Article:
Gang affiliation, aggression, and violent offending were examined in case files of 390 youth offenders aged between 16 and 18 years. Results indicated that youth offenders who were gang members and those who were not gang members but exposed to friends in gangs had a significantly higher
likelihood of violent offending compared with a reference group of youth offenders who had neither gang affiliation nor friends in gangs. Additionally, youth offenders who had friends in gangs but were themselves not gang members had a lower likelihood of violent offending than youth offenders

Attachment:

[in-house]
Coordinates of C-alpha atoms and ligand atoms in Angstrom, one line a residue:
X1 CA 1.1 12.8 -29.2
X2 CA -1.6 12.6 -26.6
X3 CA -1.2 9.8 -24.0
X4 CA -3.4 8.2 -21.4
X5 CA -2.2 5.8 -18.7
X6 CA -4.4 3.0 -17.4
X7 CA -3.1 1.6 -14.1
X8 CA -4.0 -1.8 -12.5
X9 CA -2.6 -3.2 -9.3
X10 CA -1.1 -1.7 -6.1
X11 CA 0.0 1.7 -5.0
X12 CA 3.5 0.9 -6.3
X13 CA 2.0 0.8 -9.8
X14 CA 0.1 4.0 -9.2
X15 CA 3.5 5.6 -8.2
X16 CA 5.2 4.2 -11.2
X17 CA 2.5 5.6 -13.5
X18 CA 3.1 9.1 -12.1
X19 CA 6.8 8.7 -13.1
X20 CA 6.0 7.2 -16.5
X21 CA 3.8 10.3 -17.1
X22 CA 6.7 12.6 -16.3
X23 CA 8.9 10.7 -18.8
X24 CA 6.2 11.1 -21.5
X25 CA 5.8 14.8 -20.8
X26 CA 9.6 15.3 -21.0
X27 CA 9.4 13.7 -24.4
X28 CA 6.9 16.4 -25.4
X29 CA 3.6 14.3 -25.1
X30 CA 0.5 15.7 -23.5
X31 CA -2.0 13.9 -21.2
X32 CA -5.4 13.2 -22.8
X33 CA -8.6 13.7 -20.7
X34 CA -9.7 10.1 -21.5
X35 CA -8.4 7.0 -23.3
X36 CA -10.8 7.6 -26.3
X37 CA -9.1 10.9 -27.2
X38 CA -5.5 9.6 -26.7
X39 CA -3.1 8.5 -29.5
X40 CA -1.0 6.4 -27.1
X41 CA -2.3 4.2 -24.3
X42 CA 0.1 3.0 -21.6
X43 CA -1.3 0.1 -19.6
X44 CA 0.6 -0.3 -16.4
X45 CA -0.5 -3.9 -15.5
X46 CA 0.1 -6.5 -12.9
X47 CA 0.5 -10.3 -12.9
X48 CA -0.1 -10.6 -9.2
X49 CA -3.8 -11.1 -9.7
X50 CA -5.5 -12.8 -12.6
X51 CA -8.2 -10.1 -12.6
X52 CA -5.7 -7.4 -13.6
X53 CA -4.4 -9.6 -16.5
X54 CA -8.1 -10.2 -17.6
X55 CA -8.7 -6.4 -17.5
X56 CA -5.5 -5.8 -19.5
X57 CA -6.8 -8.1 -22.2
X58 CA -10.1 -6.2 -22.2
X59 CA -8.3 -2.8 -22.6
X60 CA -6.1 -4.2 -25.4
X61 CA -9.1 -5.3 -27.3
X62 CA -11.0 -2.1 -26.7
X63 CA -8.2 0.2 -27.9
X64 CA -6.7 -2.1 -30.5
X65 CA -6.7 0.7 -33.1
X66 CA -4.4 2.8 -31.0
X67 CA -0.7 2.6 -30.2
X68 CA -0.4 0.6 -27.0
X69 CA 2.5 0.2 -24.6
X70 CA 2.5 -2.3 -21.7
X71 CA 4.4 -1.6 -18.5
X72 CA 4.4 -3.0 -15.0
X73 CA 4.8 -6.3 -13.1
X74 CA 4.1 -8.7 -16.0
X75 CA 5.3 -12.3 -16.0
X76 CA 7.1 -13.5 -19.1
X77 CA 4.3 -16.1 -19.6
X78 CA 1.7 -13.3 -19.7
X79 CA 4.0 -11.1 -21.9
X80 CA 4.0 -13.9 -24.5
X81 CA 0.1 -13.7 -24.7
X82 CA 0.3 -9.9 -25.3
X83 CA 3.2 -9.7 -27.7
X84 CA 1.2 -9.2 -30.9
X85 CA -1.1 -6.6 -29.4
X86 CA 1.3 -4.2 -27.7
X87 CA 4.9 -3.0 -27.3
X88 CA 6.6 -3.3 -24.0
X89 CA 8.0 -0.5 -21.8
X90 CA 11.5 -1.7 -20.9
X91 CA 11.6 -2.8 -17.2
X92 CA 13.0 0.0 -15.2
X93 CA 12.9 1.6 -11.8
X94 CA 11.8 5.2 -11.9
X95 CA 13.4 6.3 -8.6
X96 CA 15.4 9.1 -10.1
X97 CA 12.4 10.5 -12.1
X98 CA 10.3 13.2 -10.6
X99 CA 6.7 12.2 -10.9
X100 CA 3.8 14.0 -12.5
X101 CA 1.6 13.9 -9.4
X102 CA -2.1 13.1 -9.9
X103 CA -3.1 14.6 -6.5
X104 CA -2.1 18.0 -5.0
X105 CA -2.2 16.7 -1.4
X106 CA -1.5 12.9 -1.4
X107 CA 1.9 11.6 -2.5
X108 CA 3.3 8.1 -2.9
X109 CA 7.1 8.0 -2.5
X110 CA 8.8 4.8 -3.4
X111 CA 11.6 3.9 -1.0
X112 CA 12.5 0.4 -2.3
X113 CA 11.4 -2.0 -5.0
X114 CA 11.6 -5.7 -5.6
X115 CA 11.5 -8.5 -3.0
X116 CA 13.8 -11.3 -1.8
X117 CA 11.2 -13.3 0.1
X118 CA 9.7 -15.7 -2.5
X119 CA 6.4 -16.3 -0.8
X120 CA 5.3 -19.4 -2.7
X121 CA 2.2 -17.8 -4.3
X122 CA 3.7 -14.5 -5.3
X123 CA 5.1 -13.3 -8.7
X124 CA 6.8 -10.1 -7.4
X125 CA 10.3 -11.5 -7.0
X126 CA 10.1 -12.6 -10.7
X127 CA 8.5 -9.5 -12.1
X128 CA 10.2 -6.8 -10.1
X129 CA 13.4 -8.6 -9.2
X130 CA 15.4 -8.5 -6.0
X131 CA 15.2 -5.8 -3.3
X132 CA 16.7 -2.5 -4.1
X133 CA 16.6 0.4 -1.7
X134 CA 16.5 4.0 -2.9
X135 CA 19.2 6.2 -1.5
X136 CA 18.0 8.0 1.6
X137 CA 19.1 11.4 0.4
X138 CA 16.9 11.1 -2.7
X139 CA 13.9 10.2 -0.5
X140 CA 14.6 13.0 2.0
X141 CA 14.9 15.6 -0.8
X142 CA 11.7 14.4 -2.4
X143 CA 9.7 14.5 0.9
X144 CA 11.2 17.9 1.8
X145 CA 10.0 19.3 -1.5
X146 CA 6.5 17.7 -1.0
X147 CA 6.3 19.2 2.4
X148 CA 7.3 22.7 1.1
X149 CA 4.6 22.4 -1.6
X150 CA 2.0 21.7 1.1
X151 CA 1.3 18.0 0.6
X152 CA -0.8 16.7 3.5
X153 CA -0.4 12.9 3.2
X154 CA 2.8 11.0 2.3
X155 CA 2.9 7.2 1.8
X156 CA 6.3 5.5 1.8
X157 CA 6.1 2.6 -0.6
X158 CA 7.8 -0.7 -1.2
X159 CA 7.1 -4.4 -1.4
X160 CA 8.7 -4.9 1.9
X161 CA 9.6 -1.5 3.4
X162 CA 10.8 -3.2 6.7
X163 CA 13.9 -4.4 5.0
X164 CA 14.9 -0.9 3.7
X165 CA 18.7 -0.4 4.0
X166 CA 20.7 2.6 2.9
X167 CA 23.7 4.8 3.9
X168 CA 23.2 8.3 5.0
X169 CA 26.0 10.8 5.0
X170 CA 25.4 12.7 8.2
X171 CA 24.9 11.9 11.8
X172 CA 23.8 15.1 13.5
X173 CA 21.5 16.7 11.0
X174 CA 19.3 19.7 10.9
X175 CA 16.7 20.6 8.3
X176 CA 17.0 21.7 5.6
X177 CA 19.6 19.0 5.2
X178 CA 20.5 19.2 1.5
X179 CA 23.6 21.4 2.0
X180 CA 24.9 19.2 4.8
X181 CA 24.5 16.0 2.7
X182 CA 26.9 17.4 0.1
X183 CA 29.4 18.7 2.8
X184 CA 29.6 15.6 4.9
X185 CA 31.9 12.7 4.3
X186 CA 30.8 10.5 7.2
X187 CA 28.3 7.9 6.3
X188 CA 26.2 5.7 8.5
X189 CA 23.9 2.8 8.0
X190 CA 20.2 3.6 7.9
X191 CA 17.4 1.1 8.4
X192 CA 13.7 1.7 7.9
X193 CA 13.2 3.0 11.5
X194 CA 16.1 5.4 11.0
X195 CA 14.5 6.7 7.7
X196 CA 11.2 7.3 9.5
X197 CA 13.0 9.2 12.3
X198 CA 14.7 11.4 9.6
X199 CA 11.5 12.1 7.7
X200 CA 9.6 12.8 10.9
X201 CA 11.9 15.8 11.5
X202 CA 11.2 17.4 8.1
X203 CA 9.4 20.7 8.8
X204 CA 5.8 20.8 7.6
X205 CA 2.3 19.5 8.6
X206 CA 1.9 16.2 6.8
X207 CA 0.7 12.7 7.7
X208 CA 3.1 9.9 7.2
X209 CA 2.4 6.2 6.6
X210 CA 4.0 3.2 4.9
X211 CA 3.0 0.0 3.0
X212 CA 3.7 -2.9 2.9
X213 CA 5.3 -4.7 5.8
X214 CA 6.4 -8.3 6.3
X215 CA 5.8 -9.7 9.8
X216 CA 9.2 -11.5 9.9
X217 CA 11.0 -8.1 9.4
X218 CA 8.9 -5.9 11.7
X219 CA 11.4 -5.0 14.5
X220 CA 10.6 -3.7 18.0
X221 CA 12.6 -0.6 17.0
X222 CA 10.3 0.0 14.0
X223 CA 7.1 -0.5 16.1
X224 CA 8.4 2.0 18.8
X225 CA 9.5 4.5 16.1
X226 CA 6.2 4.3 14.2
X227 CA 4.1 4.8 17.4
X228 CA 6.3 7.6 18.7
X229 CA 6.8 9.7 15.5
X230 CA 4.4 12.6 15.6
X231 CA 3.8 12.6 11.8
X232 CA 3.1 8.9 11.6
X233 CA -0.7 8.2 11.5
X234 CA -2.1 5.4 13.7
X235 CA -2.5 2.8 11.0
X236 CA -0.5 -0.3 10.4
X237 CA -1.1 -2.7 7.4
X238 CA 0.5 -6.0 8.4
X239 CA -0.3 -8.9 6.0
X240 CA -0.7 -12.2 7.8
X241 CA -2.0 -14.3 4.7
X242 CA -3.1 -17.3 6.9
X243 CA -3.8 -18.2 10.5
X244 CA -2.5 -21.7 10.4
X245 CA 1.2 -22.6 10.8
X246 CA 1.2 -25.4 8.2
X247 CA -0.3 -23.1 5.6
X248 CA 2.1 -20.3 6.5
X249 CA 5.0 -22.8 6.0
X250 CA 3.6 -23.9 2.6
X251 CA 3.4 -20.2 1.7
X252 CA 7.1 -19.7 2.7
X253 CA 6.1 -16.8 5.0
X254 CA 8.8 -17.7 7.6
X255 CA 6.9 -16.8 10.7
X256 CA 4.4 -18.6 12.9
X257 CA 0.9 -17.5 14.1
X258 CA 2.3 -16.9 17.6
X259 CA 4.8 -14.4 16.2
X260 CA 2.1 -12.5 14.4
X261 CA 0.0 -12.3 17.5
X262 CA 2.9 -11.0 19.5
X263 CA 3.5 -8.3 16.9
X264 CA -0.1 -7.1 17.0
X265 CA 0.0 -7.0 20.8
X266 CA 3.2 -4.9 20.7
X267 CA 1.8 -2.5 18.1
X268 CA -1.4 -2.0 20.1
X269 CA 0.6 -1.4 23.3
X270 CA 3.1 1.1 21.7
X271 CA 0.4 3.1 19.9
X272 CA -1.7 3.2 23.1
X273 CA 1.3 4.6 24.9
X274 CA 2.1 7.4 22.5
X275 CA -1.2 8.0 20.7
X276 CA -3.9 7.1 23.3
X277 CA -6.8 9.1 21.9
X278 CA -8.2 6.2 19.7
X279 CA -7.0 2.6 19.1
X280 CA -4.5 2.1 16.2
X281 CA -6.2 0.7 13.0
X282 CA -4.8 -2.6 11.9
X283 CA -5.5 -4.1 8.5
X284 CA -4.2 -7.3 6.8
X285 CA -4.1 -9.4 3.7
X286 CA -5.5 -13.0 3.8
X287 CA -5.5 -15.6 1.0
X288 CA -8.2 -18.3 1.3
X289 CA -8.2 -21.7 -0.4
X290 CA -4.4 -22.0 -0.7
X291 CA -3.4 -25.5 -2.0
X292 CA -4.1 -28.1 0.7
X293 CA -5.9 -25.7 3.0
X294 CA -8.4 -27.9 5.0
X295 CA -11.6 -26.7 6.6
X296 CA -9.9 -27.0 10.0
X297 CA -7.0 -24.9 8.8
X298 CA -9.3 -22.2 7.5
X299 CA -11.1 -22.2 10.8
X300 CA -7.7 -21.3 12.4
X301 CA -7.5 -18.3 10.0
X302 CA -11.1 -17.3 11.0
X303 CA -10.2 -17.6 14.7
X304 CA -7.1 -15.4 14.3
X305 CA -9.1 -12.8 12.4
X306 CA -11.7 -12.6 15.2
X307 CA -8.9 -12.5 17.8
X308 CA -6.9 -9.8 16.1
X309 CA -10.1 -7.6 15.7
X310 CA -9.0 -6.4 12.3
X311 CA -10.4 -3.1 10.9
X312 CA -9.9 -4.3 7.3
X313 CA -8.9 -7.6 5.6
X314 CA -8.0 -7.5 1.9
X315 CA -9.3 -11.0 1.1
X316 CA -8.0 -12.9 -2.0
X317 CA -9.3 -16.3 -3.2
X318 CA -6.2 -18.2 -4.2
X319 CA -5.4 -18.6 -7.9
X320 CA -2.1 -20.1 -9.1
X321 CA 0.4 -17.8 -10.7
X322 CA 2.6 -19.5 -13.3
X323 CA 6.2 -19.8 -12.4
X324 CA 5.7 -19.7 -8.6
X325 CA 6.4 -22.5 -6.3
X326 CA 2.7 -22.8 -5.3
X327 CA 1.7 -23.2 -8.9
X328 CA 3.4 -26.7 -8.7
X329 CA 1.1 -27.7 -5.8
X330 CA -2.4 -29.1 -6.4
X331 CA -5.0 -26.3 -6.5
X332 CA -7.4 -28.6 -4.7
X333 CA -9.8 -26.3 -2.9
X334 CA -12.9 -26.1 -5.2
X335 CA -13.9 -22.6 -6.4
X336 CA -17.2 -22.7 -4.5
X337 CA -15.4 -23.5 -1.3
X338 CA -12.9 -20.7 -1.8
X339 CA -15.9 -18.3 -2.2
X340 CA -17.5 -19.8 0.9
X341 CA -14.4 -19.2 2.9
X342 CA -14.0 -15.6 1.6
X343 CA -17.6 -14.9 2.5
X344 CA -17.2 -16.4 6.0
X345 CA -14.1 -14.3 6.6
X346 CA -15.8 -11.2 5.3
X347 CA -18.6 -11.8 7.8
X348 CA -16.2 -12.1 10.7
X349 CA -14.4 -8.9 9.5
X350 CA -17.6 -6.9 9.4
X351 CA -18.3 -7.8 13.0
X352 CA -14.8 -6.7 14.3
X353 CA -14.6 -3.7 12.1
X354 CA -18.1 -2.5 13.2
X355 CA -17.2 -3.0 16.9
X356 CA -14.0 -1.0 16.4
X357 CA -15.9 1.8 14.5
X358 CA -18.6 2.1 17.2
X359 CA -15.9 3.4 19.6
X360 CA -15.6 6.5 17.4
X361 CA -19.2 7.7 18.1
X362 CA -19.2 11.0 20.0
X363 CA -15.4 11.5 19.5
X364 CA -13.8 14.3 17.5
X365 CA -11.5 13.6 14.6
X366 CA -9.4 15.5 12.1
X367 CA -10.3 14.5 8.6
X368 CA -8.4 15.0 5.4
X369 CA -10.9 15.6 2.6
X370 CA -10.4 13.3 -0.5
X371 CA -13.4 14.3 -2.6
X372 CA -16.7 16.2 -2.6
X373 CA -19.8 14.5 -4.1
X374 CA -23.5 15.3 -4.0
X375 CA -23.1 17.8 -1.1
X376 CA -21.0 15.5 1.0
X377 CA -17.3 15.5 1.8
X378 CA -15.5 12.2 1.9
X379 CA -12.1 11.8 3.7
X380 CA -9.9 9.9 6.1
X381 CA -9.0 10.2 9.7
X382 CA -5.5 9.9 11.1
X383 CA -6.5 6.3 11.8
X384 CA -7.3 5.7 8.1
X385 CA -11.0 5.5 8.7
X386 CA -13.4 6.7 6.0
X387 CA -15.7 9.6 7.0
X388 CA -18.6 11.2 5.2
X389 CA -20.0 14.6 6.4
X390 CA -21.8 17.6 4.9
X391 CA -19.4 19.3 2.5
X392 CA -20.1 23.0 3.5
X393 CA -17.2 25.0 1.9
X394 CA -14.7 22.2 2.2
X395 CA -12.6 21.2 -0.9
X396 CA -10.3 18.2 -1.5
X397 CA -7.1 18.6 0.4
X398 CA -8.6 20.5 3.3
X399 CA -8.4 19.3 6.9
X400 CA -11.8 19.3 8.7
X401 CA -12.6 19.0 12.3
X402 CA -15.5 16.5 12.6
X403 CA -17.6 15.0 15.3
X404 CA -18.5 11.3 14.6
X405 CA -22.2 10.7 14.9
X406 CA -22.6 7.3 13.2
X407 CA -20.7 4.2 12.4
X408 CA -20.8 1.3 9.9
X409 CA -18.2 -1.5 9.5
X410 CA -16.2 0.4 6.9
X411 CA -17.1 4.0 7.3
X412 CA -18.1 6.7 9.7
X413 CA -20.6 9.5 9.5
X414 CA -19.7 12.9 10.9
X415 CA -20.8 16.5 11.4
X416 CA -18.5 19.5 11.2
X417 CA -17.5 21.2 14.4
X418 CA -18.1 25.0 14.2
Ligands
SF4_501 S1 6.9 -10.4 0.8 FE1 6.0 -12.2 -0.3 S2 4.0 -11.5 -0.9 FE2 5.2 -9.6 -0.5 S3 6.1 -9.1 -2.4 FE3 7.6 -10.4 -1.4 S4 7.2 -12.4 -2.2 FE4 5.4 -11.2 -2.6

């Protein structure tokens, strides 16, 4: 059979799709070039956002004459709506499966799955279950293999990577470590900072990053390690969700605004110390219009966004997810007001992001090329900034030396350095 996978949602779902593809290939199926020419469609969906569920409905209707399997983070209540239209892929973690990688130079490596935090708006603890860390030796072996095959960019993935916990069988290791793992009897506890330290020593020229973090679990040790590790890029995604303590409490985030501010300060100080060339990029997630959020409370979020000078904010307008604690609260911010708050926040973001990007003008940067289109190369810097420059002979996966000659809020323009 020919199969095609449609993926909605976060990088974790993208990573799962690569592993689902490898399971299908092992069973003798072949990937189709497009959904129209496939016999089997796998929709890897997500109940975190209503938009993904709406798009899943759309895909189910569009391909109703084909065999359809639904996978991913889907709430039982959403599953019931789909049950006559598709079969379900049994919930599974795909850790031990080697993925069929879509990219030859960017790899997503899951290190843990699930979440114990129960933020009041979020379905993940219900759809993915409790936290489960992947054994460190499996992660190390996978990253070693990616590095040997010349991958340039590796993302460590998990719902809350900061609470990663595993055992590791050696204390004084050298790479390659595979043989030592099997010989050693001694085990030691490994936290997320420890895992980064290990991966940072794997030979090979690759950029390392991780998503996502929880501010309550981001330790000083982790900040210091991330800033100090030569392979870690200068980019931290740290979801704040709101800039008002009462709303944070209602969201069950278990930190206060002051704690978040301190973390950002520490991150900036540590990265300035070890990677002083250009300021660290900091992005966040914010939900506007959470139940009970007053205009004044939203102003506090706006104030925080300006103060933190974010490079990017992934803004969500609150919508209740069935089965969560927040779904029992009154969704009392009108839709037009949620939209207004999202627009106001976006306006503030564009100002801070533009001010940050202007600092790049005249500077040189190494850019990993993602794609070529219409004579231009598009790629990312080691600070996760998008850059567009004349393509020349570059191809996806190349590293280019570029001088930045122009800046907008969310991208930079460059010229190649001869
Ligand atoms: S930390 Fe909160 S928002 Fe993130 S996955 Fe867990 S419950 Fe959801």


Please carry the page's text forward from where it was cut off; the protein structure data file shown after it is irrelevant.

who were gang members. Finally, results showed that a history of aggressive behavior was significantly associated with violent offending. Implications such as the need to address the influence of delinquent peers and need to address the management of anger and aggression in youths will be
discussed. Also, findings point towards the need for prevention and early intervention work.